From a country in ruins, Susan Phillips reports on Domincans who are ignoring long-held animosity to come to the aid of their Haitian neighbors.
WHYY’s Susan Phillips spent a week in the Dominican town of Jimani, on the border with Haiti, where scores of American doctors, international aid workers, and Dominican volunteers have worked to help victims of the earthquake. She filed these reflections on her experience at the backdoor of the Haitian catastrophe, and her trip into the capitol of Port Au Prince.
Traveling from the Dominican Republic, the raw poverty of life in Haiti is as jarring as the pot-holed, narrow dirt roads. Dominicans aren’t well off, but they wear new clothes that fit. Haitians, on the other hand, wear T-shirts with names of far-flung universities and phrases like “Walk for the Cure,” the cast-offs of American promotion.
Dominicans have running water, while Haitian women walk down the rural roads carrying five-gallon tubs on their heads. With elections approaching in both countries, Dominican candidates advertise in bold, colorful billboards. Haitian political ads consist of grafitti sprayed on bare walls, announcing “vote for Bob Morales, number 27.”
And, perhaps the most significant difference, Dominican construction sites have steel rods poking out of cement columns. This is called rebar, and prevents the pancake collapse of buildings that killed so many Haitians in the earthquake.
Mauro Vargas, a pastor with the evangelical christian Church of God in Santo Domingo rides with a busload of pastors and a truckload of supplies across the border. He’s heading to a Church of God seminary in Port au Prince where he’s heard the campus has become a refuge for the surrounding neighborhood. Vargas says Dominicans and Haitians have been at odds from more than 150 years, but that has to change.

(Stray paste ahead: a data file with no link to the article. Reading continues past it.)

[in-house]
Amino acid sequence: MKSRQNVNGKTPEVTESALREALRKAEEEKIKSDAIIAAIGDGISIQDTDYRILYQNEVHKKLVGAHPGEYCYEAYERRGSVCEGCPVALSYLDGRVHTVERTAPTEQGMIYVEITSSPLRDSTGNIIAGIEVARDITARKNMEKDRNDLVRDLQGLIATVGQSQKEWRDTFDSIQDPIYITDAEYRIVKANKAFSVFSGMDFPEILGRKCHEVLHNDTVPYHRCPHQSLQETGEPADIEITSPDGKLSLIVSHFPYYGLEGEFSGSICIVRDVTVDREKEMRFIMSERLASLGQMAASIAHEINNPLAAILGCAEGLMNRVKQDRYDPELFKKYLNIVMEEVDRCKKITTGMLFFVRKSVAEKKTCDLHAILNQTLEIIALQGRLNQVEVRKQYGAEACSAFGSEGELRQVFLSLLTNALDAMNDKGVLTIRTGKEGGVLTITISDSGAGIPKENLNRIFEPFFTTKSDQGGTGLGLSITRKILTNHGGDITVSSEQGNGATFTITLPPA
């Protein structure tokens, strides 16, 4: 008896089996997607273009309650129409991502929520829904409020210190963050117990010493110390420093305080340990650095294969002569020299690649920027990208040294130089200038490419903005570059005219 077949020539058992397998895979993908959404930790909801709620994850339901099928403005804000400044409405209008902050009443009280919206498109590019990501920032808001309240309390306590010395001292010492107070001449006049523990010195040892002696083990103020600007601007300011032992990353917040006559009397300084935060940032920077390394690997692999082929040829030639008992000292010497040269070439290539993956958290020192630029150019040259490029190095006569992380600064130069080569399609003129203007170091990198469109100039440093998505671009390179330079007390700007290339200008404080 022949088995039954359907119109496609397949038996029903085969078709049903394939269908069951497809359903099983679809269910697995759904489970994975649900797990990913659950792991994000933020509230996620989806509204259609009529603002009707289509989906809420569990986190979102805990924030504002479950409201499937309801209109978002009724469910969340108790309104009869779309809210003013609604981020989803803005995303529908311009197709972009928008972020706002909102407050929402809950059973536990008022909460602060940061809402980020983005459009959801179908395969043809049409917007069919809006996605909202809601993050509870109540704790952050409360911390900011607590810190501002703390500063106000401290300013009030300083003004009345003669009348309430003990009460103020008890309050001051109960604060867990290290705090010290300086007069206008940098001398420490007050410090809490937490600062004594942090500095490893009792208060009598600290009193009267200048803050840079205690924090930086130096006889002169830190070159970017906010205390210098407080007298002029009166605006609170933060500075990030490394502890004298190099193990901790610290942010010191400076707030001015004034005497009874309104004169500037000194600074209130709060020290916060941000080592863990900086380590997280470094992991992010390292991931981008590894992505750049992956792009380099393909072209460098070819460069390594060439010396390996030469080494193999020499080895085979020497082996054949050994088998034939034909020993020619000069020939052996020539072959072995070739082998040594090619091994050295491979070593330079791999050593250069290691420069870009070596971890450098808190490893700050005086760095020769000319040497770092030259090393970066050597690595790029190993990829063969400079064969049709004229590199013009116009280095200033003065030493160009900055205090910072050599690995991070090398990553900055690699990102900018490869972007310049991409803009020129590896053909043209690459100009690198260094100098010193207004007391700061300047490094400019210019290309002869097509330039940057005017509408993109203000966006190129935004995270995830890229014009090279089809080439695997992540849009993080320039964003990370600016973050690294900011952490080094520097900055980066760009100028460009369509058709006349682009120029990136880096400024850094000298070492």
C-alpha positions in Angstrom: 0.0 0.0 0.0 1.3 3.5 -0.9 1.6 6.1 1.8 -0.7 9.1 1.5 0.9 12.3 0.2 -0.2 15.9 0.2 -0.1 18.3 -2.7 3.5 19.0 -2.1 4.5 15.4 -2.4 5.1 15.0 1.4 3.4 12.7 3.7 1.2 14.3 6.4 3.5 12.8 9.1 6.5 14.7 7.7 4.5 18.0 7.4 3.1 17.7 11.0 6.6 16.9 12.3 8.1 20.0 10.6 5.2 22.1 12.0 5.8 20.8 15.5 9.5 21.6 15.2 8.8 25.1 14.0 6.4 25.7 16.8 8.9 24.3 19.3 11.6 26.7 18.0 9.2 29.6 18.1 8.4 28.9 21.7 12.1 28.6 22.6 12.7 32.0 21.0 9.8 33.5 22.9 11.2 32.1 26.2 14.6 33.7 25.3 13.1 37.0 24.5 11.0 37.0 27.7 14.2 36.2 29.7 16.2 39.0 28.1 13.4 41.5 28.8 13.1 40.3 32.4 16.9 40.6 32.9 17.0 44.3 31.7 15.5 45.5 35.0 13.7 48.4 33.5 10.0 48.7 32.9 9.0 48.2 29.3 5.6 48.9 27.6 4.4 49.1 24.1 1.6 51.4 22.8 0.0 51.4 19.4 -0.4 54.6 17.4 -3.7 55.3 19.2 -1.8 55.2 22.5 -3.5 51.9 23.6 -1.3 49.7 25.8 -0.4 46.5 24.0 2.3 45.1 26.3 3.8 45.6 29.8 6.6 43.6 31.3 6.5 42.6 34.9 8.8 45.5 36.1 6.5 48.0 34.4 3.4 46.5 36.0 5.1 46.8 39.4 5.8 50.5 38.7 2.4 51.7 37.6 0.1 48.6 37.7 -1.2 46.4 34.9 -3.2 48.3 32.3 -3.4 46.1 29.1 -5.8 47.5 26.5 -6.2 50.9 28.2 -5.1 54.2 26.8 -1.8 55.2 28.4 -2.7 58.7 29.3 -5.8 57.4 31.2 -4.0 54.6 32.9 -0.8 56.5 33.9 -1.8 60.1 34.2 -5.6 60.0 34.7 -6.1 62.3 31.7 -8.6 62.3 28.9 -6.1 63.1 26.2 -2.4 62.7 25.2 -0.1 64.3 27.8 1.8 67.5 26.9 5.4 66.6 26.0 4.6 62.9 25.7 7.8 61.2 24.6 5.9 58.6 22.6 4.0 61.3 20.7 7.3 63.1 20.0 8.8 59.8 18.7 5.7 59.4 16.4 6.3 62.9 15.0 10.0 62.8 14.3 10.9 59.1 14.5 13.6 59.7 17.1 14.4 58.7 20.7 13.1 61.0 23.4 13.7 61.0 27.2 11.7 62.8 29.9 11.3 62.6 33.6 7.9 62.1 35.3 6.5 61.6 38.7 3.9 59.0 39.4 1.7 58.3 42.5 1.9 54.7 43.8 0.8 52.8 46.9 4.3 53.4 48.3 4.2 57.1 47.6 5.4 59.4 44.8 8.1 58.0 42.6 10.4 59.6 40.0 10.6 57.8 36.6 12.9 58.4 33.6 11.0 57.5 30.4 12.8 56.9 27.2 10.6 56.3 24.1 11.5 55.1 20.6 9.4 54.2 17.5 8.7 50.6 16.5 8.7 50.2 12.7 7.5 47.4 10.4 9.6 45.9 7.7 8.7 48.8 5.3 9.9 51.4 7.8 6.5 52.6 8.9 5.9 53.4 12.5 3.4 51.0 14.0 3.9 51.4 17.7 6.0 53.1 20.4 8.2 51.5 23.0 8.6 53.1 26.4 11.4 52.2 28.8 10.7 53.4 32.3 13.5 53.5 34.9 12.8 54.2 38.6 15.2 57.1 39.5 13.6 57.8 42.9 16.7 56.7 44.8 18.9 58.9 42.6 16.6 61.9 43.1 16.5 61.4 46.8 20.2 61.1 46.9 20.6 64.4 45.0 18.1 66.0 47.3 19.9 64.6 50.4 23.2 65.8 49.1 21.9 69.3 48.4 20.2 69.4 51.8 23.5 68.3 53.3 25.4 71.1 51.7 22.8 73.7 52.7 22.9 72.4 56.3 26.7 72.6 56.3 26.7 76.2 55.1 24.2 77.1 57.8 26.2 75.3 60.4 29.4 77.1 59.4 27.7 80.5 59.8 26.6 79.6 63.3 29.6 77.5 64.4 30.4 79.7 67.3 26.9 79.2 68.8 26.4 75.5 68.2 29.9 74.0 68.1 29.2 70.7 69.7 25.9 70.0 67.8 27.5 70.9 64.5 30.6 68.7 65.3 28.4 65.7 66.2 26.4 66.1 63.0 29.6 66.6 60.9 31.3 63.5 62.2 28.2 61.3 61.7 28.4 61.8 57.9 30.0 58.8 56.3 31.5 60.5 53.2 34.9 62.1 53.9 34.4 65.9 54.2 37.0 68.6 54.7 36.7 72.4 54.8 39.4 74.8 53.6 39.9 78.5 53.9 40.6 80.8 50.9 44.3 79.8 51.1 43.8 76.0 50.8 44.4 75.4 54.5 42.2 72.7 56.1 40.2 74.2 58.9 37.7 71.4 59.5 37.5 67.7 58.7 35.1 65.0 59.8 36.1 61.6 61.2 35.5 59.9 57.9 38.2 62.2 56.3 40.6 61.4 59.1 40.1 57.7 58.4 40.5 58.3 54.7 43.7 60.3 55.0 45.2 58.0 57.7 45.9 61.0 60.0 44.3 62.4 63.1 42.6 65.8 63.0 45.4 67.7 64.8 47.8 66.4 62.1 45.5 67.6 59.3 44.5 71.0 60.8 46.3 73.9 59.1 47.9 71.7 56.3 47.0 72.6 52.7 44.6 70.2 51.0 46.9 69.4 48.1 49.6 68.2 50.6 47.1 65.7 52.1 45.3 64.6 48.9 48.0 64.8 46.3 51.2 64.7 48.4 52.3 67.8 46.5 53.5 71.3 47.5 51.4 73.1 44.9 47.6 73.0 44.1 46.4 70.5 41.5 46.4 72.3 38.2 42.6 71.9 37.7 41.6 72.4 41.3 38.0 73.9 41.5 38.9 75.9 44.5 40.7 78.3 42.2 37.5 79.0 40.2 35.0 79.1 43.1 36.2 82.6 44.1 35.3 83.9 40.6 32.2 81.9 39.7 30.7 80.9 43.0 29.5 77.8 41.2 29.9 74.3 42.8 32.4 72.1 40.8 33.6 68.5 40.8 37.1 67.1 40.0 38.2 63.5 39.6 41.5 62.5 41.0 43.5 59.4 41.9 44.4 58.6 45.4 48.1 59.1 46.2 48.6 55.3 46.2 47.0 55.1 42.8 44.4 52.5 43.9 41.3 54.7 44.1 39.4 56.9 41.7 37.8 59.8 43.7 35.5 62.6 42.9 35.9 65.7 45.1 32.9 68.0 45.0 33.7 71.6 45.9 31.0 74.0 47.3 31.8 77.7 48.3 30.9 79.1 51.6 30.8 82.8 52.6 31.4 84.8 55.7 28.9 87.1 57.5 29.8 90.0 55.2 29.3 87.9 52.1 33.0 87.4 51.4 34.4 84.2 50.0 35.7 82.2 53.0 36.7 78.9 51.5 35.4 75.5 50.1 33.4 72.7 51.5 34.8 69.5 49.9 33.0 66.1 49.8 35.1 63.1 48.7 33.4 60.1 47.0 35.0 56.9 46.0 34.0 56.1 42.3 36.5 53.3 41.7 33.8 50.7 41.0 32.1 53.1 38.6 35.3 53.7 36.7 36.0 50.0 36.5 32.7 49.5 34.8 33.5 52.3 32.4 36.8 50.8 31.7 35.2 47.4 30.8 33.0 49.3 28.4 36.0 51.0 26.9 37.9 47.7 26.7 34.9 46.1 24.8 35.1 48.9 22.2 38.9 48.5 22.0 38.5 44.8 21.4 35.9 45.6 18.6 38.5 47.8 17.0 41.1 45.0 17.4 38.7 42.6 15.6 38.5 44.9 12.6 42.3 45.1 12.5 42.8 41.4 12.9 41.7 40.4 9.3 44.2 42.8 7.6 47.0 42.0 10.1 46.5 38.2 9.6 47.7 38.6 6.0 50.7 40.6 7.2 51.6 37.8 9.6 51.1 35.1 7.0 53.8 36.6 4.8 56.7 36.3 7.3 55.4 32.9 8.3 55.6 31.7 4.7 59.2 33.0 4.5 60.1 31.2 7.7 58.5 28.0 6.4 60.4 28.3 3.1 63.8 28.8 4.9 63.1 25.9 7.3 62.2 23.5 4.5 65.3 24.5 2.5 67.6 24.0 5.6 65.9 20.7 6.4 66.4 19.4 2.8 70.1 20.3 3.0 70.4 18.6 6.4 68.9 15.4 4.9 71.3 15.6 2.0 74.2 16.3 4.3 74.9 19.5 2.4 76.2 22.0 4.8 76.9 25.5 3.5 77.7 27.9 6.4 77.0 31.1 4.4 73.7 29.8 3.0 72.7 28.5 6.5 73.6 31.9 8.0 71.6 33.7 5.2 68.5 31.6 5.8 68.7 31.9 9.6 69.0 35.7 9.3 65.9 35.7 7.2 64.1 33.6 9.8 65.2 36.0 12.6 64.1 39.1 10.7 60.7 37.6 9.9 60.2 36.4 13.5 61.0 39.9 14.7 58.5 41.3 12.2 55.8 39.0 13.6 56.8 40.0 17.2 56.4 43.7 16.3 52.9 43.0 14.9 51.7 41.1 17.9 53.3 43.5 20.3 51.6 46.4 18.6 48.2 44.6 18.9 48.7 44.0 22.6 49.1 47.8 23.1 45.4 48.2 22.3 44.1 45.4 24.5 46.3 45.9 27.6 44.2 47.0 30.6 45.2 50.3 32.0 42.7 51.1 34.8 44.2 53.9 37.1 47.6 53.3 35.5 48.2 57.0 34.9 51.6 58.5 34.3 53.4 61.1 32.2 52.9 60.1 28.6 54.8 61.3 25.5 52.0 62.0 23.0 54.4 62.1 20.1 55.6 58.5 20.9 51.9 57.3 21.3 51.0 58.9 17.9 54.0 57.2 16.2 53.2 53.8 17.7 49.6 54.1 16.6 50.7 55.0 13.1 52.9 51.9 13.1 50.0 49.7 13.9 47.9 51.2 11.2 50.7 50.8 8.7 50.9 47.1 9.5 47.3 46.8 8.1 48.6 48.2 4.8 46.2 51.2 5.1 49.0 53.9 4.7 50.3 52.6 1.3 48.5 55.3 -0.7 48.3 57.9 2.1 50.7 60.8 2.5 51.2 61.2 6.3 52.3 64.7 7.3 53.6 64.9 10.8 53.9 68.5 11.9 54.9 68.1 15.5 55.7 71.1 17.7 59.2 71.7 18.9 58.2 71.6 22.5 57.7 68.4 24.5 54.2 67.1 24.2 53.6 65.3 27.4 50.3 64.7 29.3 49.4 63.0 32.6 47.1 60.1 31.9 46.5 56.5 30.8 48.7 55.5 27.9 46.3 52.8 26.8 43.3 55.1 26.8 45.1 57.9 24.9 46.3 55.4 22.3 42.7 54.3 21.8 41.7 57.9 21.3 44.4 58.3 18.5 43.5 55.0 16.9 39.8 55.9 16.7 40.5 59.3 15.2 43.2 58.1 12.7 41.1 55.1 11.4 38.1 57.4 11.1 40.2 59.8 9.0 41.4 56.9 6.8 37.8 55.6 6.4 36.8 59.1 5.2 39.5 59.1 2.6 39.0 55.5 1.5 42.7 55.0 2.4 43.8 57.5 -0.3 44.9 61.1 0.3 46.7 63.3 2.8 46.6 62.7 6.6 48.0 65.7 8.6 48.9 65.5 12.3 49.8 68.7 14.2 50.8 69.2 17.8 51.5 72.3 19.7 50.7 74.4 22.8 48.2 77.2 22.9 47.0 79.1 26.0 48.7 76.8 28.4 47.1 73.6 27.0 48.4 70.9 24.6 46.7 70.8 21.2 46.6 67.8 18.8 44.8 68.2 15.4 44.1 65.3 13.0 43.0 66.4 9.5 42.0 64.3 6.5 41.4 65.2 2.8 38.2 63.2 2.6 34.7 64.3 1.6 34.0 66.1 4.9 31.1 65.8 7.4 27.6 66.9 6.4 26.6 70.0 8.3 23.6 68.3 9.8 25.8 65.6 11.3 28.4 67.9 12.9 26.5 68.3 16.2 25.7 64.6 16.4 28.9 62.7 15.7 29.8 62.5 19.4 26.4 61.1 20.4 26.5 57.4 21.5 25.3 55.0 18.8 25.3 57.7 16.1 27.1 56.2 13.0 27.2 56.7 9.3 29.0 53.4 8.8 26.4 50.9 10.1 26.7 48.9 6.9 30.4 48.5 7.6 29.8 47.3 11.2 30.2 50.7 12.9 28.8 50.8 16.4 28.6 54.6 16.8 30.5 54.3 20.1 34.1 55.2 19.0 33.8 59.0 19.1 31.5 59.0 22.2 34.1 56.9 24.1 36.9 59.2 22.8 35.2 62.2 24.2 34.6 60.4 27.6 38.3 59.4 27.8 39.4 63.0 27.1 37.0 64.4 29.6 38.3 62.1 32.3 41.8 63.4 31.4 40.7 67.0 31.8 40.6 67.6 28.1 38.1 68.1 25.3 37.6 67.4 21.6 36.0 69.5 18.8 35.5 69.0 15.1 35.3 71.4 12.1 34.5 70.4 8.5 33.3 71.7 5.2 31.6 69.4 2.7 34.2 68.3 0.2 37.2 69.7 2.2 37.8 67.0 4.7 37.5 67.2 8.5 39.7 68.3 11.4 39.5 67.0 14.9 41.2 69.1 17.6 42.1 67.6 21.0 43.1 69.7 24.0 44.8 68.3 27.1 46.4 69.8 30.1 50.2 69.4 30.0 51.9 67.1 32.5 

“I think this time its very important for us, its an historical moment. Because in this moment I think its the time of God, sit in the meeting and both country, what is my problem Dominican, what is my problem Haiti, what can I do? This is the historical moment for both countries too.”
As the bus pulls into Port au Prince, crumbled concrete is everywhere, and hundreds of people are walking along the streets, stepping over boulders, sleeping on median strips. Some beseech the pastors for help. Signs at every turn read, in both English and Spanish, “S-O-S, help us we need food and water” and point would-be aid workers up a lane or down a crumbled alleyway. Some intersections have trash piled 6 feet high.
At the Church of God seminary, about 800 people from the surrounding neighborhood of Doo-bwos camp out in the open. Most are children. A large truck from the Dominican Republic arrives with food and water.
Pastor Valentine is trying to keep order as a human chain is formed to unload the truck. He says its the first shipment of aid the site has recieved.
Valentine says the people living here are without food, water, shelter and light. When asked if the Haitian government has helped or even contacted him, he laughs. A man in dark glasses walks around the camp carrying a machine gun. No one seems to know who he is.
Herve Cheri just entered the camp, but had been sleeping in the streets.
“I don’t have no home right now to sleep, so its not safe. For example, right now, we have this term “zangladow” a stealer…we call them zangladow…so right now they come and they take what you have. So we try to fight to live. But things are not easy.”
Haitians like Cheri, refer to the earthquake as “the thing.” The people here have lost children, parents, spouses overnight. No one knows how long they will be living here. Emmanual Peter is a painter.
“God only know what can pass. God only know. The people living here, they don’t think anything because they live in the present. The future we don’t know what pass in the future.”
Most of the residents of this camp look forlorn, and helpless, as they sit and wait. But off in one corner, a young woman named Emilie, sings to her 2-year-old niece.